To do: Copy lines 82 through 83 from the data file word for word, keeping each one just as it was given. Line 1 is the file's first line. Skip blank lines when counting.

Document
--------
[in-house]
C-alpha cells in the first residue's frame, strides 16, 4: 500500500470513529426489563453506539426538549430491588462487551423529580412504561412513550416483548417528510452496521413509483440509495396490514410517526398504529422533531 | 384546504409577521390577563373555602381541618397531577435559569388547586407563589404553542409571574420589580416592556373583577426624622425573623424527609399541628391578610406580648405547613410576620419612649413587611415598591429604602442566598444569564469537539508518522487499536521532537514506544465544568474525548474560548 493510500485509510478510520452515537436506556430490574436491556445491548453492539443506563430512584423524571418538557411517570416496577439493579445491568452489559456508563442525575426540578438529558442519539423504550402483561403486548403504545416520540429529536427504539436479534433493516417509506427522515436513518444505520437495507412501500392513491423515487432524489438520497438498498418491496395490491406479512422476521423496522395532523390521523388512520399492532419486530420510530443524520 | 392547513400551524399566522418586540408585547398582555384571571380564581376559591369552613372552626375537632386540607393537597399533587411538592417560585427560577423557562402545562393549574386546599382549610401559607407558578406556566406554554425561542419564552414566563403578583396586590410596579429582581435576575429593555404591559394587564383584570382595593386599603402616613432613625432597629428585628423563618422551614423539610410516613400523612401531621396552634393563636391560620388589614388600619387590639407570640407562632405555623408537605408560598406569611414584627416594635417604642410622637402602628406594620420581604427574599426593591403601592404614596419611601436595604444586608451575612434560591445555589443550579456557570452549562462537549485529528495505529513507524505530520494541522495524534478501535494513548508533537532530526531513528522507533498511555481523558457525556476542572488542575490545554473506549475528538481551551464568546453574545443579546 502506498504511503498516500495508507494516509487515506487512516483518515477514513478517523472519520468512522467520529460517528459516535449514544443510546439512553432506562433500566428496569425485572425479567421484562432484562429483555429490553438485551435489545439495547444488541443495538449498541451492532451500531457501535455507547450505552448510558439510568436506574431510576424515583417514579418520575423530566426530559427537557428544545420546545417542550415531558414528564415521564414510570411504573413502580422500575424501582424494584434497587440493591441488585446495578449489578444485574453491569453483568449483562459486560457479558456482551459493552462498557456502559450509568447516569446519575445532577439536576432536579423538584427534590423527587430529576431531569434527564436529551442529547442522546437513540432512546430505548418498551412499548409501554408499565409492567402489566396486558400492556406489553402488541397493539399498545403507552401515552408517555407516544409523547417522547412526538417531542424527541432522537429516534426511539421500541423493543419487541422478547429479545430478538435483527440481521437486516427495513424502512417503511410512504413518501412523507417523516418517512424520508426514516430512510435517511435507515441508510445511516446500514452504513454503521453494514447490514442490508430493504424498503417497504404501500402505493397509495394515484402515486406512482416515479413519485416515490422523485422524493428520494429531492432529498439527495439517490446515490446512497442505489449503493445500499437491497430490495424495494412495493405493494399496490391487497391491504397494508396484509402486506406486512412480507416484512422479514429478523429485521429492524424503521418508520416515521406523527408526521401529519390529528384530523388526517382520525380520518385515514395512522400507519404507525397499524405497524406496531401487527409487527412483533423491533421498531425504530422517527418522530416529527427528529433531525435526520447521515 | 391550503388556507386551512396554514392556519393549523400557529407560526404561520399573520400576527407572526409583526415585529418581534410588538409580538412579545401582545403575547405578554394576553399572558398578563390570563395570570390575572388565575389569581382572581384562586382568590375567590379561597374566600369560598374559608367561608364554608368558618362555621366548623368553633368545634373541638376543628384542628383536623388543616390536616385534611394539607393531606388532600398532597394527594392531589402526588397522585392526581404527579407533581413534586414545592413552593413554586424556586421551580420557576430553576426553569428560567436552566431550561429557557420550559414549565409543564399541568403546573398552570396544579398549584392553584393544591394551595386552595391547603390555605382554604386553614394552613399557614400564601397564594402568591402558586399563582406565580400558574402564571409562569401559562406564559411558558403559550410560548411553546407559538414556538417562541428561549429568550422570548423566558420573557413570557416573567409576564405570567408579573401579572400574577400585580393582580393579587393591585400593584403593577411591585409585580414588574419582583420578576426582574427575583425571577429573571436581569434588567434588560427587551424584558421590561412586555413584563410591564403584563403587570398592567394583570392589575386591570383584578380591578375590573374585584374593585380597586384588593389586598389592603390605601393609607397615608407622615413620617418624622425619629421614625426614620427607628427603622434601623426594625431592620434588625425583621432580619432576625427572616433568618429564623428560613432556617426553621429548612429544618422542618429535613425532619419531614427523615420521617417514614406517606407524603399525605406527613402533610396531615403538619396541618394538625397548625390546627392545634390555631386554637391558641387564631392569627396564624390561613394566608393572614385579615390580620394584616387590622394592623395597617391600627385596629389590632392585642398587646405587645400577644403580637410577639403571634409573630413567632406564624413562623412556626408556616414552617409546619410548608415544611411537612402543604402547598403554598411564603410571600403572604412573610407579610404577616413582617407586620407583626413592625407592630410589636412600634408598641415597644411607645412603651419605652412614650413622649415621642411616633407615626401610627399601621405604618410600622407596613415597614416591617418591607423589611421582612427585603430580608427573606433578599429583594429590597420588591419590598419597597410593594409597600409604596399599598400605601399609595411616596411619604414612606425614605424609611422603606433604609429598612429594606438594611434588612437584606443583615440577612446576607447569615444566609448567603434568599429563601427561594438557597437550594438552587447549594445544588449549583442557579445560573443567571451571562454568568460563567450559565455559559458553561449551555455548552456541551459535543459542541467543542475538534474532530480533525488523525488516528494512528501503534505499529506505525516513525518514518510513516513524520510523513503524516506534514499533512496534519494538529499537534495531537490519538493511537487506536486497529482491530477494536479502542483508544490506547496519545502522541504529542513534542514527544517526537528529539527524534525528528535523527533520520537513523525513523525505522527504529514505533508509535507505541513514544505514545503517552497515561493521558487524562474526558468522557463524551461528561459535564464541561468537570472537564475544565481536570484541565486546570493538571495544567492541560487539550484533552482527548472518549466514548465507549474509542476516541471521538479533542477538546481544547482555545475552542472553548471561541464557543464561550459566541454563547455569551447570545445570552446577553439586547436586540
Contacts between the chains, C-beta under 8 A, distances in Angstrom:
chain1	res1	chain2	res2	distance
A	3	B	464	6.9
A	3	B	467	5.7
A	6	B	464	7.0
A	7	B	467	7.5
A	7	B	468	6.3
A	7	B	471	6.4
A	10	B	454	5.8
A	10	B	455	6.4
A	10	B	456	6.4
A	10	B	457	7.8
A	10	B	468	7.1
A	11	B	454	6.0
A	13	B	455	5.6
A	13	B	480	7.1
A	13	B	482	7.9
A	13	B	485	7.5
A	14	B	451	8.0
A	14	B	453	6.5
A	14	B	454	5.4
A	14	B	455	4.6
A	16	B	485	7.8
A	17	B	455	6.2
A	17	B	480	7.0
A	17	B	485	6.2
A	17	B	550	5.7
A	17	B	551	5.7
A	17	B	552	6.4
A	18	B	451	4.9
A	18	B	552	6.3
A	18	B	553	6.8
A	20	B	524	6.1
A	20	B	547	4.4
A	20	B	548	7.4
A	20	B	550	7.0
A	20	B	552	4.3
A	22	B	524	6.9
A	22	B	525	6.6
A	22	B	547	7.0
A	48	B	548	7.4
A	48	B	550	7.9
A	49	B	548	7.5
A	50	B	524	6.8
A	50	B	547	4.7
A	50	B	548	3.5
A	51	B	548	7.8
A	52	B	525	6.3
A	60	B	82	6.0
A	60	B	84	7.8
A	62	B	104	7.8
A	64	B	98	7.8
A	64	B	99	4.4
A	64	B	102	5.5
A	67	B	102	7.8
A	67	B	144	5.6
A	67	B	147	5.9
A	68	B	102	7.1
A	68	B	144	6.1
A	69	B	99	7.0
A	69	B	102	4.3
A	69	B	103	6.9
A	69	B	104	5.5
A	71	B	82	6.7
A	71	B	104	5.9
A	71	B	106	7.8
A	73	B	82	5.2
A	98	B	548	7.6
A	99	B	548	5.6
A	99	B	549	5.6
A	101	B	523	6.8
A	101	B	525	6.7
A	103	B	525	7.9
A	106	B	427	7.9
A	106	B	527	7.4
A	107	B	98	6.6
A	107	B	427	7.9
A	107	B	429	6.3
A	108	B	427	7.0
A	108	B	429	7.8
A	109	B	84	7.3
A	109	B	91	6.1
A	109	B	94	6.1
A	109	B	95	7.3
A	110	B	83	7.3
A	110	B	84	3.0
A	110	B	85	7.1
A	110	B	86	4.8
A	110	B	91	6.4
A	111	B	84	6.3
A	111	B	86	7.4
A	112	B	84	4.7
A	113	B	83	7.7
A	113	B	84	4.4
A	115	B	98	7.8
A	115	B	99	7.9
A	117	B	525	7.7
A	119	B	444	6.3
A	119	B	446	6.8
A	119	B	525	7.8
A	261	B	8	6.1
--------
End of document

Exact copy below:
A	108	B	429	7.8
A	109	B	84	7.3